Schoolwide assembly raises awareness of fentanyl crisis
January 18, 2023
After listening to an awareness assembly about the opioid fentanyl, senior Joseph Botti realized that the opioid crisis is more severe than he initially thought.
“I just didn’t know it was as big of a problem as it was,” Botti said. “My dad did show me. He printed out news articles about it but I didn’t know it was that severe. I feel like it got worse from the last time I heard about it.”
San Fernando Valley Partnership Executive Director Albert Melena visited Daniel Pearl Magnet High School (DPMHS) on Jan. 12 to give a presentation about fentanyl. Topics that were discussed ranged from overdose death rates to the minuscule difference between a nonlethal and lethal dose of fentanyl. Melena previously visited DPMHS in 2019 to host a similar assembly about the vaping epidemic.
“Teens, adults, they’re still dying,” Melena said. “Numbers keep going up. They’re not going down. And for us that’s a big concern. So we’re not gonna be the solution, you are.”
Shortly after the assembly started, Melena mentioned several teenage overdose deaths in Los Angeles County. Those victims included a range of young ages, from 12 to 17 years old. According to an analysis done for CNN by the Centers for Disease Control and Prevention, drug deaths in those ages 10 to 14 tripled between 2019 and 2020. A bar graph from the Los Angeles County Coroner showed a 3,917% general increase in Los Angeles County fentanyl overdose deaths from 2015-2020.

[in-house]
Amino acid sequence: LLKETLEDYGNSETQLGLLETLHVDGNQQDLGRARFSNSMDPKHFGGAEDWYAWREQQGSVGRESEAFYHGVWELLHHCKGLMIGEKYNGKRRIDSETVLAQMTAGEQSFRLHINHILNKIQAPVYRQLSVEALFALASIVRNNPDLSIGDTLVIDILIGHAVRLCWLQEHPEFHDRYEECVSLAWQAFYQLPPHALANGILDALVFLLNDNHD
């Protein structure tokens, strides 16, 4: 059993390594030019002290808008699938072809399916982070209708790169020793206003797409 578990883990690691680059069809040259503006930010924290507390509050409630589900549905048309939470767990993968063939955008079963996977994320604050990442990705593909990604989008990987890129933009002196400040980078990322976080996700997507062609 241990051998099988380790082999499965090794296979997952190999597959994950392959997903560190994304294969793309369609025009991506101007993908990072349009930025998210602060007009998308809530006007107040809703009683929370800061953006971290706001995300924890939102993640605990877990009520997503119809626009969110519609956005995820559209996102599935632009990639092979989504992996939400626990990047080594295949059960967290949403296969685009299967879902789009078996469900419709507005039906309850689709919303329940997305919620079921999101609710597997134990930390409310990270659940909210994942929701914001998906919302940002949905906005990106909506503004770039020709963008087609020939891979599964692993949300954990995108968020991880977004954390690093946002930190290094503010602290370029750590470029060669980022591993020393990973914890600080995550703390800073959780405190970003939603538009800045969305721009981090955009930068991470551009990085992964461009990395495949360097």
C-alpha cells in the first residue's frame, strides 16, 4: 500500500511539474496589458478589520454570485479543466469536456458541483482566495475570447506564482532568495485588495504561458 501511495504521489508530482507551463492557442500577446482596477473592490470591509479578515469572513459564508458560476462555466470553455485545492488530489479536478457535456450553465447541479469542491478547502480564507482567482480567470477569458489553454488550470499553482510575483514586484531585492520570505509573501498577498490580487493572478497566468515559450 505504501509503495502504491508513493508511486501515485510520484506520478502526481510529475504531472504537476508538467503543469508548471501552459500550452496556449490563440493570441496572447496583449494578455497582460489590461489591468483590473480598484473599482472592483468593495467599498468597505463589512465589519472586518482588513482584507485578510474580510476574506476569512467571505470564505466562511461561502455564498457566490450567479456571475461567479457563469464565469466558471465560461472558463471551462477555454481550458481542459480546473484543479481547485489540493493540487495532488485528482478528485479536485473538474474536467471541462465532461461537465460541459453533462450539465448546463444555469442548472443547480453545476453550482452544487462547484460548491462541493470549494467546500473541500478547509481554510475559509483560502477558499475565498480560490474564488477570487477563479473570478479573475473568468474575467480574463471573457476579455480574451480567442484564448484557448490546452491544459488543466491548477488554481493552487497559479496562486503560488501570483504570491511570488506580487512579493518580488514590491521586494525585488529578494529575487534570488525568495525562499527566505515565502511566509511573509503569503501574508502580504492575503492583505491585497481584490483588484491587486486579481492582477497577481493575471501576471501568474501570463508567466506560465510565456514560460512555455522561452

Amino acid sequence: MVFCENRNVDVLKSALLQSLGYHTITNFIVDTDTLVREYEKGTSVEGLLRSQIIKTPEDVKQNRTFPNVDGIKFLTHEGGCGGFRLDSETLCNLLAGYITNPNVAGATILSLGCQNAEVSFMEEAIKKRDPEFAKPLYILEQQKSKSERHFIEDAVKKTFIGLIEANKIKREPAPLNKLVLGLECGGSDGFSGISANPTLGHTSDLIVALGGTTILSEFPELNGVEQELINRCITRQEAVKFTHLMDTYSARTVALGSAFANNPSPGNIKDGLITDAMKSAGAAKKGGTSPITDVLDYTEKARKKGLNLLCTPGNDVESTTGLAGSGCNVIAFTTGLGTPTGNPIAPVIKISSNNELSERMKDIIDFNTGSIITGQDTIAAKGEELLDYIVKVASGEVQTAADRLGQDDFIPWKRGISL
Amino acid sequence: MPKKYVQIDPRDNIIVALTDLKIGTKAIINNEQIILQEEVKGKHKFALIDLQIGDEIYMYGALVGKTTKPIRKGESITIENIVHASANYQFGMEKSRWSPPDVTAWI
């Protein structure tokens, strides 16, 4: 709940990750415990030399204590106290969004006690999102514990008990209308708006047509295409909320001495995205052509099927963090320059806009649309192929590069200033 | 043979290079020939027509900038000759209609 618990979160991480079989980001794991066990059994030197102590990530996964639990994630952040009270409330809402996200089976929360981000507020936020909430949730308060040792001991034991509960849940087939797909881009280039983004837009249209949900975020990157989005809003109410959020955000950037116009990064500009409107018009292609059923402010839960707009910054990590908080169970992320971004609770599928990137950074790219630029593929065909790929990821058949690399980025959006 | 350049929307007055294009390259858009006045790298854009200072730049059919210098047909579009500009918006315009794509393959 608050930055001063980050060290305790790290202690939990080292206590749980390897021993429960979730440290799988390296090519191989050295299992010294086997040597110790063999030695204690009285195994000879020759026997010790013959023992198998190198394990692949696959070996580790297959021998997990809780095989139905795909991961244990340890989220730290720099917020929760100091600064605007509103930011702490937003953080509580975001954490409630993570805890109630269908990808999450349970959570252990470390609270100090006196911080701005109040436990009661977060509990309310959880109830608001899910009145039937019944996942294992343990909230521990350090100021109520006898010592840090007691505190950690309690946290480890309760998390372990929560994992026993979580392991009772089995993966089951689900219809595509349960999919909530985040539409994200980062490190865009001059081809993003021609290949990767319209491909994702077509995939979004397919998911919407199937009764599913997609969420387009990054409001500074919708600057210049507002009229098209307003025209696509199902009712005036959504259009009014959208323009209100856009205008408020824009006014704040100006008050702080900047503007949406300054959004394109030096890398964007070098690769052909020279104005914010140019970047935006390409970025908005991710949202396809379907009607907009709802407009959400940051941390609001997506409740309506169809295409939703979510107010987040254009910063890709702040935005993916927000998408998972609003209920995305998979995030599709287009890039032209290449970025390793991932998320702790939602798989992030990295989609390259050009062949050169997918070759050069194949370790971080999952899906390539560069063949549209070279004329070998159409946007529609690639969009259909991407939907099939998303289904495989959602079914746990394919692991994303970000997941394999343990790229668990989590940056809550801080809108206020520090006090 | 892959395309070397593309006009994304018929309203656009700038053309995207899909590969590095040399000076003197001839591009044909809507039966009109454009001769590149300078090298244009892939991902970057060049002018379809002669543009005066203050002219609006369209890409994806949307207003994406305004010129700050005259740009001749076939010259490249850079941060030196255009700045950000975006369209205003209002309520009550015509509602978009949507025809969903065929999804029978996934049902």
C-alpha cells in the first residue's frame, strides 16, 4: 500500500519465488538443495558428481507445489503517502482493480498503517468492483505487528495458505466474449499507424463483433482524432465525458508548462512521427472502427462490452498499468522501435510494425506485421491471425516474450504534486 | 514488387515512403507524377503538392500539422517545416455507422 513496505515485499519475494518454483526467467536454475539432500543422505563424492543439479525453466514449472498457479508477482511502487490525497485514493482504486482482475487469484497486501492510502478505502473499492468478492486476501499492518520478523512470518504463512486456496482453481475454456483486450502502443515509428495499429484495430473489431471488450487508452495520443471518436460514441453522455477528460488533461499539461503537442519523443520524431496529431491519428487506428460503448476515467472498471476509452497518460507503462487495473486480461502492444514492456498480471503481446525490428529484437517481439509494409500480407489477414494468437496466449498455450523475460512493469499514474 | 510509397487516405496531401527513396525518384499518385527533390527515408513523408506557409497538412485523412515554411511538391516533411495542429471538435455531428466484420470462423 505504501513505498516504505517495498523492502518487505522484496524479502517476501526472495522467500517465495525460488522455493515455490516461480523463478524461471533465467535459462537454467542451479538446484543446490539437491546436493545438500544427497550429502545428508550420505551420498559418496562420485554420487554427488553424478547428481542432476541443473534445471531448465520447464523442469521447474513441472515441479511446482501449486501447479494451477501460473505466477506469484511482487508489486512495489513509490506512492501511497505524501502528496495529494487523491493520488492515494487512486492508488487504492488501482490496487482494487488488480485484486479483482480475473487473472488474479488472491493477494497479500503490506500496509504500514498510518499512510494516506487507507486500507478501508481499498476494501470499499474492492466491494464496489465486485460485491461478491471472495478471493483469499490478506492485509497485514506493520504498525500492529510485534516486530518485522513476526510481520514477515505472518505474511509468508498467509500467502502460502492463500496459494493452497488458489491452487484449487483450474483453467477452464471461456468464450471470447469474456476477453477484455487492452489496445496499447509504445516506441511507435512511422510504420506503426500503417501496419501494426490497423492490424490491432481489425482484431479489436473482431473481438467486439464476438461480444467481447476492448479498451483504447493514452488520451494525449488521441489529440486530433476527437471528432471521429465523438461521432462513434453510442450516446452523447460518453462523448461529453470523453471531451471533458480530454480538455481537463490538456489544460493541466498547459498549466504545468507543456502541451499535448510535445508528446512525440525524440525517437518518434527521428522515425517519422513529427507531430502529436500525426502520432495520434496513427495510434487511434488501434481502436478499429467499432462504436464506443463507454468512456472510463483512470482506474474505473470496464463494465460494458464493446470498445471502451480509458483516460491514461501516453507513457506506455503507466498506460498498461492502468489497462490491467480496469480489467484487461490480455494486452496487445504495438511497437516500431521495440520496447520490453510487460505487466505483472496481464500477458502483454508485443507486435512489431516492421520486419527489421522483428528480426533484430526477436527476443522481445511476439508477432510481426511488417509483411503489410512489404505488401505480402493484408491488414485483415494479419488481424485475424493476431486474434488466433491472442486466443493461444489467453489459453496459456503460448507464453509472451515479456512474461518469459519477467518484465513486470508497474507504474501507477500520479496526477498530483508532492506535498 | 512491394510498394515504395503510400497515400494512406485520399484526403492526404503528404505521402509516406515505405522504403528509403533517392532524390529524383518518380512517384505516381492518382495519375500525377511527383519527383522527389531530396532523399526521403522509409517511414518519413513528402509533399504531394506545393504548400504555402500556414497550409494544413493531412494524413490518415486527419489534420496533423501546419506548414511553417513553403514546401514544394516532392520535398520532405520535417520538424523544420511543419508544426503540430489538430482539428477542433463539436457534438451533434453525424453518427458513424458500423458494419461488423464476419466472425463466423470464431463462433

Melena discussed how illicit fentanyl is manufactured into fake pills and illegally sold in bulk on the streets. This is mainly how teens get exposed blindly to the drug as they aren’t aware they are consuming counterfeits.
“Opioids in general, when not used as directed, are dangerous,” Melena said. “But now if you’re getting any pill on the street (or) social media, it can be deadly.”
A main danger of fentanyl is that only a small amount has the capability to kill hundreds or even thousands. To accurately showcase this, a video was played that showed a lethal amount of fentanyl and a nonlethal amount side by side. It was nearly impossible to differentiate between the two and this caught a few students by surprise.
“One batch (of counterfeit pills) can have several that are deadly and the others may not be, but you never know,” Melena said. “There’s no such thing as a safe source. There’s no quality control.”
Melena’s slideshow presentation stated that 64% of people aren’t aware of the dangers behind counterfeit pills. He ended by encouraging students to talk to their loved ones about the dangers of fake pills and the risks that come with buying them.
“Before the presentation, I didn’t know much about fentanyl,” freshman Kaleigh Tapaoan said. “But now knowing about this crisis, I can definitely see that this is a major thing in the world today.”